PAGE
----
What if Amazon gave away all of its profits?

What if Amazon gave away all of its profits?

Written by Simon van der Holst

The biggest online marketplace in the world, Amazon, reported a profit of 33.36 billion dollars in 2021, and the company certainly isn’t slowing down any time soon.

The total value of all goods and services in Yemen is ~31 billion per year. This means that a single company generates more income than a country of almost 30 million people. Amazon is worth 1.6 trillion dollars. At BOAS we’re not even sure how many zeros a trillion has (a million?). If you compare that to other countries, the “country” Amazon is richer than 92% of all countries on the globe. 

Amazon Profits


A lot of the wealth generated by Amazon flows to the top, where only a few people hoard all of the wealth. Amazon employees at the lowest level often have to get by with minimum wage, while the people at the top like Jeff Bezos get to live life in extreme luxury, buying 500 million dollar yacht’s. We’re usually pretty broke after buying superyachts, but Jeff only spent 0.28% of his wealth (close to 200 billion dollars) on this yacht. The median net worth, so the wealth of an average person in the EU, is 26.000 US dollars. 0.28% of that is 74 dollars. Buying a superyacht for Jeff is similar to you buying just the left Apple AirPod because you’d have to spend more than 2 superyachts worth of Jeff’s money to get both. 

But what if Amazon handled this wealth differently? What if Amazon gave away all of its profits?

At BOAS, our business philosophy is to make a lot of profit in a sustainable way, and then give it away. All of it. What would it look like when applied to a company like Amazon? BOAS’ only priority is maximizing its positive impact rather than maximizing profits. These values make the growing pains of the BOAS worse than companies who follow more traditional business values like Amazon. BOAS gives away 5% of its sales and can’t reinvest that money into growth like Amazon did for many years. Currently, BOAS takes around 20% of sales as a commission. 15% of that is used to pay the bills (paying people and taxes for example) and reinvest into the company. We give away the remaining 5%. We’re talking to rich people who will help BOAS grow (read: give BOAS money instead of buying yachts) until we can finance BOAS ourselves. So if you're reading this and you're rich: how would you like not owning a yacht? Write us an email ;)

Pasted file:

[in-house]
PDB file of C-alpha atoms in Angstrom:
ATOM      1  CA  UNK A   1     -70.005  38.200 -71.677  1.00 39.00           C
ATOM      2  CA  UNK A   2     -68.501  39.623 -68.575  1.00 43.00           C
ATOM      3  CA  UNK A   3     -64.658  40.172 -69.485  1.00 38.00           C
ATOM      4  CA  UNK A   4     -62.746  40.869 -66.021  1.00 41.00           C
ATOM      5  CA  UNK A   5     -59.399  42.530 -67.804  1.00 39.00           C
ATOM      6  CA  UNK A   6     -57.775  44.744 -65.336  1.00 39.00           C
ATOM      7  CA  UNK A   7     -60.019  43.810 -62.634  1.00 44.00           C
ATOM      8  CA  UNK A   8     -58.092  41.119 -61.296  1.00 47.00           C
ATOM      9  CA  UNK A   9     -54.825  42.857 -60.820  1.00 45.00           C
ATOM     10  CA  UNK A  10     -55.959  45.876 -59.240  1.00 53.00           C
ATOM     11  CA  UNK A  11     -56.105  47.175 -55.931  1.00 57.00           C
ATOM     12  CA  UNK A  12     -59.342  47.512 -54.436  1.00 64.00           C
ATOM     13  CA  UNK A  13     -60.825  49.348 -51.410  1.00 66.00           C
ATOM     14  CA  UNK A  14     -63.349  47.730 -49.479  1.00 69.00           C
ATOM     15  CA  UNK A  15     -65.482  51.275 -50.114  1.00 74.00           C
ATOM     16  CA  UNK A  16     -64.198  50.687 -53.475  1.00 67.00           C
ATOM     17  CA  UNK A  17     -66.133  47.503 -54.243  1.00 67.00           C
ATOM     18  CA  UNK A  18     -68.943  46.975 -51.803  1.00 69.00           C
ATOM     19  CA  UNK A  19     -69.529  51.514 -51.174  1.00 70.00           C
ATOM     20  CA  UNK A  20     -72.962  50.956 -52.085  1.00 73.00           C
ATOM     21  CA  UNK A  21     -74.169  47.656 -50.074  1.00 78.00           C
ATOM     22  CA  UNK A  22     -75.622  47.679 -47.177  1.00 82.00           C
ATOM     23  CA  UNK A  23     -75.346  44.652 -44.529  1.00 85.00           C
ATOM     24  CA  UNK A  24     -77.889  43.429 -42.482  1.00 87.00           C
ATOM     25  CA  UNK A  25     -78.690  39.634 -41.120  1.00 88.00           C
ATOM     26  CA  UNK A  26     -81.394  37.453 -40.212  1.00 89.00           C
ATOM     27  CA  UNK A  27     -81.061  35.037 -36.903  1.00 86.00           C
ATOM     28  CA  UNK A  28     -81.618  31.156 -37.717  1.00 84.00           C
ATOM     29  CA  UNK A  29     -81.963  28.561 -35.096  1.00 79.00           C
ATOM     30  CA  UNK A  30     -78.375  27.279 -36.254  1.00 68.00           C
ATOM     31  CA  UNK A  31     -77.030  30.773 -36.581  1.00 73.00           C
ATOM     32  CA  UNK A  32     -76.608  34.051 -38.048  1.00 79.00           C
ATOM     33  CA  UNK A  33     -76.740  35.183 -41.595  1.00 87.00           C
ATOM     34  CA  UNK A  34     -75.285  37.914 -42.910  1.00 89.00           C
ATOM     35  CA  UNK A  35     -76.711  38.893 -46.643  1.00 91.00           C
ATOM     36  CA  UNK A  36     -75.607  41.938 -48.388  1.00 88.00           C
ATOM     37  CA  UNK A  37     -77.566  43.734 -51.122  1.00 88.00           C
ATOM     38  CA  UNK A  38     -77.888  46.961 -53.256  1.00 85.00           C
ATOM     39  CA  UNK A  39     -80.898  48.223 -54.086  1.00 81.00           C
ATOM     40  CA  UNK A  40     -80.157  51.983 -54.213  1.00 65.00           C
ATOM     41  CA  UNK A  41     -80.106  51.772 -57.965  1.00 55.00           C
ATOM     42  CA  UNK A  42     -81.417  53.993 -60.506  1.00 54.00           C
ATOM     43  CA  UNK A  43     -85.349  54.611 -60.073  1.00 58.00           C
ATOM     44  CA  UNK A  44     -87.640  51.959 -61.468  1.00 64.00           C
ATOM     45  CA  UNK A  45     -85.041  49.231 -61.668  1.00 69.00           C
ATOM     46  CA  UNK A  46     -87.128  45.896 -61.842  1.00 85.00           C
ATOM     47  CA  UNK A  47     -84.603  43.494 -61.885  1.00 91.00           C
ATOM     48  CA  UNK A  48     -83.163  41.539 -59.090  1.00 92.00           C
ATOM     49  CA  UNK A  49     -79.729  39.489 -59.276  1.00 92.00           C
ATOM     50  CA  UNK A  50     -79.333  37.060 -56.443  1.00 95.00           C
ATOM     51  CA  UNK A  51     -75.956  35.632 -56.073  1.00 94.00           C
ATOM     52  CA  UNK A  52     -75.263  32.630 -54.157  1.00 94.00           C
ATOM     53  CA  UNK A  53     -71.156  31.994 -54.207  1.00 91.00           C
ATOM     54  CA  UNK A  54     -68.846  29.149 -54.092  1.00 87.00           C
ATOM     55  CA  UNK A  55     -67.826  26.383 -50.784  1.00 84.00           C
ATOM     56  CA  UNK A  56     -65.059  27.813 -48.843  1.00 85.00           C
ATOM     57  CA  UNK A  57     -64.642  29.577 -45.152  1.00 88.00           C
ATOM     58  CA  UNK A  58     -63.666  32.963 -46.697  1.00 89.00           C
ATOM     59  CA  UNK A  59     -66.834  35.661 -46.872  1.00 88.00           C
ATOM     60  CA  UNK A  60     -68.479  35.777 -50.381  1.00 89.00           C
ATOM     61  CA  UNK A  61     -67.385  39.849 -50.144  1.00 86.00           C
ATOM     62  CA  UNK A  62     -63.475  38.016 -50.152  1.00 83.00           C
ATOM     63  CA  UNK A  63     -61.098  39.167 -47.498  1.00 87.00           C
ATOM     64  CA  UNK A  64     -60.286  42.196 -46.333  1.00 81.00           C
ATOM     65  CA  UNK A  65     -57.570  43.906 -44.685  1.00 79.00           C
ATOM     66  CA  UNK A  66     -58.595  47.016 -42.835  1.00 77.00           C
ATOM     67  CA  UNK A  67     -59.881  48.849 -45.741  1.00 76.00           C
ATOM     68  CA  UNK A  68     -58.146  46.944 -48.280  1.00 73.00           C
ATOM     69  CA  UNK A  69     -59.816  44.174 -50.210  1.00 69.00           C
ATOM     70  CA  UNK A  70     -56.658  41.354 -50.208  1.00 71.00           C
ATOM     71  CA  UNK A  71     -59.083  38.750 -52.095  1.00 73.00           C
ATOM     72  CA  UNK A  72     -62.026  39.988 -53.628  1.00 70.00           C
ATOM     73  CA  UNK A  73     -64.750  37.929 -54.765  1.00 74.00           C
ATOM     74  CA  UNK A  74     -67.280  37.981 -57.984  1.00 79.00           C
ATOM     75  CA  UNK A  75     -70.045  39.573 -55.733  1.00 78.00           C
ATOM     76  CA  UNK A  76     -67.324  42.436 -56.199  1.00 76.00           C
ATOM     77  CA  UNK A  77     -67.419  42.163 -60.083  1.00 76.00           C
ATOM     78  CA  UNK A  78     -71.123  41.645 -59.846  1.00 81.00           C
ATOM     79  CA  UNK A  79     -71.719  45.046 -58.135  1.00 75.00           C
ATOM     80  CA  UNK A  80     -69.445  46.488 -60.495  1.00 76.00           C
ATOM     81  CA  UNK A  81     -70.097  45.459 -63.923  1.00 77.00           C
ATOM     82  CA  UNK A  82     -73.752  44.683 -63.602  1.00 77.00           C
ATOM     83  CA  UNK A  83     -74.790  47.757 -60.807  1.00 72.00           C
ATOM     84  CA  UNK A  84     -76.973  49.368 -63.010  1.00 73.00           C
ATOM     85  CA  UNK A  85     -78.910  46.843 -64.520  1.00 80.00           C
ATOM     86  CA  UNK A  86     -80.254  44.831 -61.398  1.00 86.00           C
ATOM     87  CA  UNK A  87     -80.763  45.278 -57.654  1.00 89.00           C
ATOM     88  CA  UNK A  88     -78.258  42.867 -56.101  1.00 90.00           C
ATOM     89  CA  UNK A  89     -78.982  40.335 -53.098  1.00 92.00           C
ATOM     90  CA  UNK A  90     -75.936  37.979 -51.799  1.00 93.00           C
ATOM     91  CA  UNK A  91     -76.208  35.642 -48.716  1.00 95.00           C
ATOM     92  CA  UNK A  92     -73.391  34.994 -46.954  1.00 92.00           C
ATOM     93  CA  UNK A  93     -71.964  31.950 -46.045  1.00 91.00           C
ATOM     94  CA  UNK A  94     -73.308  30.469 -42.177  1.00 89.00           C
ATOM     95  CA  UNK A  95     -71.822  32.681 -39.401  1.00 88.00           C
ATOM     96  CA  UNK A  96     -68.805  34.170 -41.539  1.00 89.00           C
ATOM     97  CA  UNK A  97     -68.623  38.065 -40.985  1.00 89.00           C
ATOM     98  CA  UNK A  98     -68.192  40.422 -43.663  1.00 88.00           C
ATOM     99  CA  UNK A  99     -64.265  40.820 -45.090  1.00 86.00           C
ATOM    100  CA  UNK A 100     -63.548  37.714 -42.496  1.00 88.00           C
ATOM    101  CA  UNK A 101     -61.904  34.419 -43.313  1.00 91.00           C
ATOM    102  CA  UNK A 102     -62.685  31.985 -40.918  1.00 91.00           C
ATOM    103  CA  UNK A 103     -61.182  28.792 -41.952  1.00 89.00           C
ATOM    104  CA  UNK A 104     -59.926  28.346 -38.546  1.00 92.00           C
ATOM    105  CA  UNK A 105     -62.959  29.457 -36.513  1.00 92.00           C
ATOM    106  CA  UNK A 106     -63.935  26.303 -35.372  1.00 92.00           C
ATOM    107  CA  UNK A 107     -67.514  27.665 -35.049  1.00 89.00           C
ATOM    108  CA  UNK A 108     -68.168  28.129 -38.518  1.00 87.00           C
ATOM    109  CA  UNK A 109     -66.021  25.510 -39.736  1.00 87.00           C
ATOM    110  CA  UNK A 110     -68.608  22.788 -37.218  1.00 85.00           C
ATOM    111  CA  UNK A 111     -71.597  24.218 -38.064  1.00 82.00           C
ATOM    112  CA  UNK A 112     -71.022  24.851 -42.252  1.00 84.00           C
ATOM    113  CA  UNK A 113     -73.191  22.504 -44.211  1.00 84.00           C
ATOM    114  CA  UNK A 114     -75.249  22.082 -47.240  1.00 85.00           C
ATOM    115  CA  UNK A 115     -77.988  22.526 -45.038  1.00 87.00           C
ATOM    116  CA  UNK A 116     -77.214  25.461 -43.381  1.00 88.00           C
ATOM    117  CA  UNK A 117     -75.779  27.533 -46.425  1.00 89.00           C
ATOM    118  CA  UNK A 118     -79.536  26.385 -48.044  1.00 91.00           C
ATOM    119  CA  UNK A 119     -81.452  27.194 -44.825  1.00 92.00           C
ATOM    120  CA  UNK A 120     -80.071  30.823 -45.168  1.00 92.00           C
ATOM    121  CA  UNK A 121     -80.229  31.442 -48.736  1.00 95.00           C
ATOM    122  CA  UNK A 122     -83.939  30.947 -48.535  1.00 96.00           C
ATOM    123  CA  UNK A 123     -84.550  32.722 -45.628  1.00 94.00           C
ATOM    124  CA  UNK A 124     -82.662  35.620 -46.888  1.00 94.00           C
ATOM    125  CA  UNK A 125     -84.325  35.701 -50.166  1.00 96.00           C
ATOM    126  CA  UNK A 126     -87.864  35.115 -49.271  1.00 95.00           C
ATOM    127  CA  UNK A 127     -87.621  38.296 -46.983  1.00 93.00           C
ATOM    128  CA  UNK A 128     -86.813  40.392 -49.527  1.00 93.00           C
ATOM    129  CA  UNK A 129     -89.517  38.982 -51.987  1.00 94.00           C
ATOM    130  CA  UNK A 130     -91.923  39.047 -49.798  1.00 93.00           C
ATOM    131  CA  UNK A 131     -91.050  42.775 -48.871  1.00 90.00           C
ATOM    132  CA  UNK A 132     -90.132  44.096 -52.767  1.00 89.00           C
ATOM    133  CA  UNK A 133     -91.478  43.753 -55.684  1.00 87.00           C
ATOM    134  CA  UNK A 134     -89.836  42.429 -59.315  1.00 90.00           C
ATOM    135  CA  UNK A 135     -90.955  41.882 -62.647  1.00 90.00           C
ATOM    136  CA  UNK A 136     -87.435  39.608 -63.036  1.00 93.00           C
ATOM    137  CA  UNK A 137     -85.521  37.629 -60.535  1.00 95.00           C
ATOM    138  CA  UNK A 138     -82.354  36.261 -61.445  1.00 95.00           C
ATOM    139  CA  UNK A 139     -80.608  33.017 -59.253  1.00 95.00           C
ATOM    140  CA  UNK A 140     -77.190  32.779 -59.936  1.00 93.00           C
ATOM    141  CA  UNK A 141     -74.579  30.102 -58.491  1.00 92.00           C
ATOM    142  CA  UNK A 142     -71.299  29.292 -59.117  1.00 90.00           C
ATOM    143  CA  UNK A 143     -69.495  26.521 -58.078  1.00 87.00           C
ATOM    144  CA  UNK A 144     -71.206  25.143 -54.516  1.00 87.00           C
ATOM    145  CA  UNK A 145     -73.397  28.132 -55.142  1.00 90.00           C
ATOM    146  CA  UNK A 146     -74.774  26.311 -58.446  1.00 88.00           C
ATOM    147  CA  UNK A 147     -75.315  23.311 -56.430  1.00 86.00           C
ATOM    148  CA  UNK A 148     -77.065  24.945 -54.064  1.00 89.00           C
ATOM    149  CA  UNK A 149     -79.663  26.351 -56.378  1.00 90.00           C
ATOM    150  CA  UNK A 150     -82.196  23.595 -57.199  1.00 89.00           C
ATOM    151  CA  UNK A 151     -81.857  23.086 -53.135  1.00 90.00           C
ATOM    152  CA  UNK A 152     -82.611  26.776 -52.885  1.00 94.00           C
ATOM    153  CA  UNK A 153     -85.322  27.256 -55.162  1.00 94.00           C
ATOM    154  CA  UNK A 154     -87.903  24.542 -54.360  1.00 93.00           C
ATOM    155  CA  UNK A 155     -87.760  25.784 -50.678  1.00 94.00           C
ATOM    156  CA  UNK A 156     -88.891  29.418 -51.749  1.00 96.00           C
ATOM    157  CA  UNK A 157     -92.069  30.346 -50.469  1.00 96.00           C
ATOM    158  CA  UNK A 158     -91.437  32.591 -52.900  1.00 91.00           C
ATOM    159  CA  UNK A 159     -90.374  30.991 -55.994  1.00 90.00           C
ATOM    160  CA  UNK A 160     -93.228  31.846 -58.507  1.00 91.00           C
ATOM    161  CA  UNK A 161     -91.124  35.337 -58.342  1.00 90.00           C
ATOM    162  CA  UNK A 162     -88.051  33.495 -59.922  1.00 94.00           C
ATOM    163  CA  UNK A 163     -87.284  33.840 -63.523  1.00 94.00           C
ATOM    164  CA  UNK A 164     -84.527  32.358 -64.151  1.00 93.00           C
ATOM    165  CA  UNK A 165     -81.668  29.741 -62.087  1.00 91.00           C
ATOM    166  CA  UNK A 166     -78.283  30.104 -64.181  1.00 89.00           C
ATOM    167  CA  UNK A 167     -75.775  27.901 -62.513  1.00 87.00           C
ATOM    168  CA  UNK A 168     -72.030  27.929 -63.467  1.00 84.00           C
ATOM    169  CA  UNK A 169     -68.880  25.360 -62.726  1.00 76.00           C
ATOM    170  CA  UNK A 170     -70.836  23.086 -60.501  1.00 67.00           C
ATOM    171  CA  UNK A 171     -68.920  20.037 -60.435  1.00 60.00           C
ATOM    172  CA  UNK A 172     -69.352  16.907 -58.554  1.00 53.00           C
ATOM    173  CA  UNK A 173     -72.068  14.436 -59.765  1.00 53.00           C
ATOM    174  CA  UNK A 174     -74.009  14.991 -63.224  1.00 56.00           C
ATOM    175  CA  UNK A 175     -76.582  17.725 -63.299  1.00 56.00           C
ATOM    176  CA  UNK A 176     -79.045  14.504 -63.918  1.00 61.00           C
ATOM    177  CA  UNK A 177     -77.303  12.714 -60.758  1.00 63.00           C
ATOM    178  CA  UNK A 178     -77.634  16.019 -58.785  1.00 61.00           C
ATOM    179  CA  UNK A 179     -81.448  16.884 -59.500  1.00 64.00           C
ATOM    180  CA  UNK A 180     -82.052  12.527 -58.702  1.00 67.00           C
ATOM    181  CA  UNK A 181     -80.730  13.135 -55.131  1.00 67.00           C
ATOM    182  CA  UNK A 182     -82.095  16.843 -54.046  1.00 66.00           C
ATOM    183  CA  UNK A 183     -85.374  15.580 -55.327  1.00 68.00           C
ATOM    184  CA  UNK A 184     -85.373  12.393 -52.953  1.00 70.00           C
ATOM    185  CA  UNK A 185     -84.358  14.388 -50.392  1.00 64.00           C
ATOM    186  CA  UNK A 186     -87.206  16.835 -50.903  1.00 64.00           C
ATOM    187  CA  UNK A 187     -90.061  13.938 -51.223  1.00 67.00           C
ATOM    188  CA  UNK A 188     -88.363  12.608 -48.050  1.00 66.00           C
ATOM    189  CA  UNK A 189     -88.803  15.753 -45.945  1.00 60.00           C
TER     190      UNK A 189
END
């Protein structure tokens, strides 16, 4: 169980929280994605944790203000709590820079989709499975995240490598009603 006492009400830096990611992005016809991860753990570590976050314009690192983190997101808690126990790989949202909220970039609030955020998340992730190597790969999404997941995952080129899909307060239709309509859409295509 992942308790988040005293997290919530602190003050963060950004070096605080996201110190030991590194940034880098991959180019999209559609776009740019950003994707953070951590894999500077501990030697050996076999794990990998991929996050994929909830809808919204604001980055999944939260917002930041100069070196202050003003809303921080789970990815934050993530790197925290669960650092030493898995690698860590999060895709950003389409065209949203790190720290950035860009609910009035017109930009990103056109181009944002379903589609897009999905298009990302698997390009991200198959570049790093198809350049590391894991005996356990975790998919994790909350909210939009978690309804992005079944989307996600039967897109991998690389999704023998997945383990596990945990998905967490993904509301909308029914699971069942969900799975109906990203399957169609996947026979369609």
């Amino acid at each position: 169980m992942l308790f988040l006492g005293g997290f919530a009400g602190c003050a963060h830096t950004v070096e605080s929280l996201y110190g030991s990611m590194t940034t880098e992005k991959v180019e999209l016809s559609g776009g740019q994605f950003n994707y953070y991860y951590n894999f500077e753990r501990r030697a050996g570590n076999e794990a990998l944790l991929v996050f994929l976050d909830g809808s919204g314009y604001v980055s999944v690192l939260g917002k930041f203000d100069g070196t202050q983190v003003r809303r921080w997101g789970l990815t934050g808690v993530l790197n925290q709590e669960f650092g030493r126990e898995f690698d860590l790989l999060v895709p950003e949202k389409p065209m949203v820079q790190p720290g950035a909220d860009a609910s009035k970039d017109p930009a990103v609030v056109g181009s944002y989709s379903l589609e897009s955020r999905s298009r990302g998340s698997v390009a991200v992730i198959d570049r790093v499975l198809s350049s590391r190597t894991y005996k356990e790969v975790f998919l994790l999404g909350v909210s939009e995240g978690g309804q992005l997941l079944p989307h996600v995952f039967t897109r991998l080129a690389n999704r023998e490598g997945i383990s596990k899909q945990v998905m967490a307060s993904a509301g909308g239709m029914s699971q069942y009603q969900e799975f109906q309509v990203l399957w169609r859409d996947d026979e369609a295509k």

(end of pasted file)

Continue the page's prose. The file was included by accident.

If Amazon followed these principles, 33.36 billion dollars would be donated to charities each year, instead of going to Bezos’ or investors’ bank accounts. A study backed by the German government estimated the cost of ending world hunger by 2030 to be 330 billion dollars. That's 33 billion dollars each year, which happens to be an average yearly profit for Amazon. Studies find that around 670 million people globally are consistently malnourished. If Amazon gave away all their profits each year, 670 million people wouldn’t go to bed hungry and many lives would be saved. Effective charities save lives for as little as 4.500 dollar per life. So in theory, directing 33 billion to these charities could save more than 7 million lives. 

More than 7 million lives, each year. 

Giving 33 billion dollars each year might make the giving a lot less effective because the easiest ways to save lives would be fully funded. But even if it’s significantly less effective, Amazon can save millions of lives and improve many more dramatically if they start giving away all of their profits.

We know they won’t do that, and it’s probably improbable, or even impossible at the stage that Amazon is in. So we’re going to try and build it ourselves, and it’s called BOAS. 

Now, you might ask yourself how BOAS would ever get to Amazon’s level of success, to which we would say that it will be difficult. Very difficult. Amazon is known to practice unethical business, such as tax avoidance and general mistreatment and underpayment of employees. BOAS vows to only do good for the world, which makes competing with businesses that strive for maximum profit regardless of ethics difficult. We will also likely have to pay a higher tax rate than Amazon, which we feel is incredibly unfair and will fight continuously. But even then, it’s not impossible. Companies such as Newman’s Own have similar business models to BOAS and are very successful. Newman’s Own also donates all of its profit to charity, and has donated over half a billion to charity since its founding in 1982. This is why you, the customer, is especially important for BOAS. Your support is vital for the growth of BOAS, and by extension, a better world. If you can tell 5 people about BOAS, and they all tell another 5, we might someday be the next Amazon.

Do you want to join us in saving a million lives?